BUFFALO – Considering the heavyweight Nashville Predators roared into town on a 14-game point streak, the Sabres fared pretty well against the NHL’s best team Monday, falling 4-0 after allowing two late goals.
On paper, it was an epic mismatch.
Having earned only 58 points through 72 games, the last-place Sabres have been eliminated from the playoffs. Meanwhile, the Predators, thanks to an NHL-best 106 points, have already clinched a postseason berth.
In an age of parity, the Predators possess remarkable depth. They boast 14 players who have scored 10 or more goals and eight who have hit at least the 40-point mark.
Last season’s Western Conference champion appears to be better than a year ago, especially with 6-foot-5 goalie Pekka Rinne looking impenetrable at times.
Still, the Sabres hung tough before an announced crowd of 17,507 fans inside KeyBank Center, keeping the game scoreless until more than halfway through and at 2-0 most of the third period.
At this point in another lost season, playing well against a powerhouse team gearing up for a run to the Stanley Cup – the Predators have won nine straight road games – represents progress.
“I’m really happy the way we played against the best team in the league at this point, exactly the way we want to play,” said coach Phil Housley, a Nashville assistant for four years before joining the Sabres this season. “I thought we were fast, we were aggressive, we had clean execution.”
But the Sabres, who outshot the Predators 35-32, couldn’t beat goalie Rinne, who posted his eighth shutout.
How good is Rinne right now? He’s probably the best goalie in the world.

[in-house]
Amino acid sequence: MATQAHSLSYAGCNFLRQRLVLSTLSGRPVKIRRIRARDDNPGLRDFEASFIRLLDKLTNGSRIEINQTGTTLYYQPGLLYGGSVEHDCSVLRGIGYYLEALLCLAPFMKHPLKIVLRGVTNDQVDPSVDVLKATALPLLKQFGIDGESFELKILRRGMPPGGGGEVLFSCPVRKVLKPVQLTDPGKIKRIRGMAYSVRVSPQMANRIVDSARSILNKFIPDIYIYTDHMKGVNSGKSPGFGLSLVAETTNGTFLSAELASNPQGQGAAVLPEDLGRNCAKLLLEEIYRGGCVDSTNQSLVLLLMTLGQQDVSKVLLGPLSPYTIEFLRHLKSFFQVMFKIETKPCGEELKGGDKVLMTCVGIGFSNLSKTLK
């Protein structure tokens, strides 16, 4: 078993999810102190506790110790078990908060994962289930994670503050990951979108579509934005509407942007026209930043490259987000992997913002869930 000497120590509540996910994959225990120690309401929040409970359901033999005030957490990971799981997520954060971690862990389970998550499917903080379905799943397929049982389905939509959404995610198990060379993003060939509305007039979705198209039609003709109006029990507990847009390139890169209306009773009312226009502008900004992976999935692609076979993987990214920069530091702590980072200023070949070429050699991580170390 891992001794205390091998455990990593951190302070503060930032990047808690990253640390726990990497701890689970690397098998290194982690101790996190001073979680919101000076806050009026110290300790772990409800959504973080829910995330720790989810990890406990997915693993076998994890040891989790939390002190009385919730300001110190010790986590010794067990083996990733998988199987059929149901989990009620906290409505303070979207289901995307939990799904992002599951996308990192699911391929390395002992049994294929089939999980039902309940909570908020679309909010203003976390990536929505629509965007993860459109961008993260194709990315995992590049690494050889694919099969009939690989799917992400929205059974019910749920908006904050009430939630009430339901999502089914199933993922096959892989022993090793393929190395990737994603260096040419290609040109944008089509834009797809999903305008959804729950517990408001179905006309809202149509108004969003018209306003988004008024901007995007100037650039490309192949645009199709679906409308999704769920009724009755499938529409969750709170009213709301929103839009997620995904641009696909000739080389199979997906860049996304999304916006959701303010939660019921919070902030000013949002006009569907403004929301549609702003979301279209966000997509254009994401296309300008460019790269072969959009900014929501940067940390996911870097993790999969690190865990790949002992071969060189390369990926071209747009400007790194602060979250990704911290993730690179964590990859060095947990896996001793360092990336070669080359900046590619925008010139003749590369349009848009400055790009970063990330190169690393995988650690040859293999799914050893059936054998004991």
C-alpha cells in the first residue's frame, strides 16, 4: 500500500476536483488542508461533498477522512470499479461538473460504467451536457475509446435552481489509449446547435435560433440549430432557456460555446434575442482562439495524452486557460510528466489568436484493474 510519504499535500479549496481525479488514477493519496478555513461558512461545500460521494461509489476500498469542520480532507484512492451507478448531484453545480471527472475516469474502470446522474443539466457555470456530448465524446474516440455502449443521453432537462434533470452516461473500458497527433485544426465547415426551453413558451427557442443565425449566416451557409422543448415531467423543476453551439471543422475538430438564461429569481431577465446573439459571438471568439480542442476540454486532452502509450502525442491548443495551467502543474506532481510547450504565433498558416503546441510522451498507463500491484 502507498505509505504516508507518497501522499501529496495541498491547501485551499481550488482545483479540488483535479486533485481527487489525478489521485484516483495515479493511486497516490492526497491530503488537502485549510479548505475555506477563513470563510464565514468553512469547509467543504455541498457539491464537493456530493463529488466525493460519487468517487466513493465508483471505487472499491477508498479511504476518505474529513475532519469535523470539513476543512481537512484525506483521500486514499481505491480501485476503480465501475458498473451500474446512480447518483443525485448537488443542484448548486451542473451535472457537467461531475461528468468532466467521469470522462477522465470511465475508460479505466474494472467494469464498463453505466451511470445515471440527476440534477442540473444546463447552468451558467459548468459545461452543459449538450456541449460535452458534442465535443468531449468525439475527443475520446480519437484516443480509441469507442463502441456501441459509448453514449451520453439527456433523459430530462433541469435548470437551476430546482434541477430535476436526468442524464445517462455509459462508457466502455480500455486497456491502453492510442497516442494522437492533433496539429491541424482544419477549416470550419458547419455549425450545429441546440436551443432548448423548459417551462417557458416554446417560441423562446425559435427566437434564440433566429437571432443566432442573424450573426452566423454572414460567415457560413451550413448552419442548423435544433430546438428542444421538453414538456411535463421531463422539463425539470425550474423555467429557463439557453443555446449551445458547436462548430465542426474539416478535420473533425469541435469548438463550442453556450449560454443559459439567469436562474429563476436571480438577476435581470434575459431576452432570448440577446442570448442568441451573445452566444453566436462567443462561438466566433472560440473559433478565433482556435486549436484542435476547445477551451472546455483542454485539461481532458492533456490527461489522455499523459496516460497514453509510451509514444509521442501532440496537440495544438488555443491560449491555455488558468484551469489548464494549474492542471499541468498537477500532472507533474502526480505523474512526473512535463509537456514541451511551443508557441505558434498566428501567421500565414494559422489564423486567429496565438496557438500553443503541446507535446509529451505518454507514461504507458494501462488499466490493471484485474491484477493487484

The Finn is 21-2-1 with a 1.90 goals-against average, a .939 save percentage and five shutouts since Jan. 1.
“He’s one of the best goalies to ever play in our league for a reason,” Sabres center Jack Eichel said.” Obviously … you don’t want to make the extra pass but against a goalie like that. Maybe you’re thinking about it because of how calm he is in there, he doesn’t leave a lot of pucks hanging around his crease, he gobbles a lot of stuff up. …
“He made it tough for us, but we competed hard. You’ve got to like the effort but at the end of the day it’s a 4-0 loss.”
Housley said: “We had some really golden looks (Rinne) made look really easy. But I thought the areas we could’ve been better was right in front of him, because there was rebounds to be had.”
Housley said “you can’t fault the way our guys played.”
“They brought their best game,” he said.
So did goalie Linus Ullmark, who made only his second NHL appearance this season. When Housley said last week he planned to give the prospect some late-season starts, you figured he might ease him in early.
But Housley threw Ullmark, 24, right into the fray Monday. Seven seconds into the game, Ullmark stopped winger Viktor Arvidsson on a short breakaway.
“It’s good for your confidence and good to get that first shot quick,” Ullmark said.
Housley said: “He stood tall, he made some big saves when he had to. It’s just unfortunate. I really liked the way he he played tonight. I thought he was really in control.”
The Predators finally beat Ullmark 12:29 into the second period, when center Mike Fisher tipped the puck in close.
Housley lost his challenge for goalie interference.
“Their skate went into our goalie in the crease, in the blue paint,” said a perturbed Housley. “I would call that 100 out of 100 times. To me, that’s goalie interference. His skate hit Linus’ skate, which doesn’t allow him to get down into the butterfly and make the save. So I don’t know what you call goalie interference anymore.”
Goalie interference has been a hot-button issue all season – no one seems to have a handle on it – and is currently being debated at the general managers’ meetings in Florida.
Center Ryan Johansen scored minutes later. Goals by forwards Filip Forsberg and Ryan Hartman sealed it late.
“(We) gave them a couple looks in the third, they put them away, but they didn’t deviate from their plan,” Sabres winger Jason Pominville said. “That’s why they’ve been getting results.”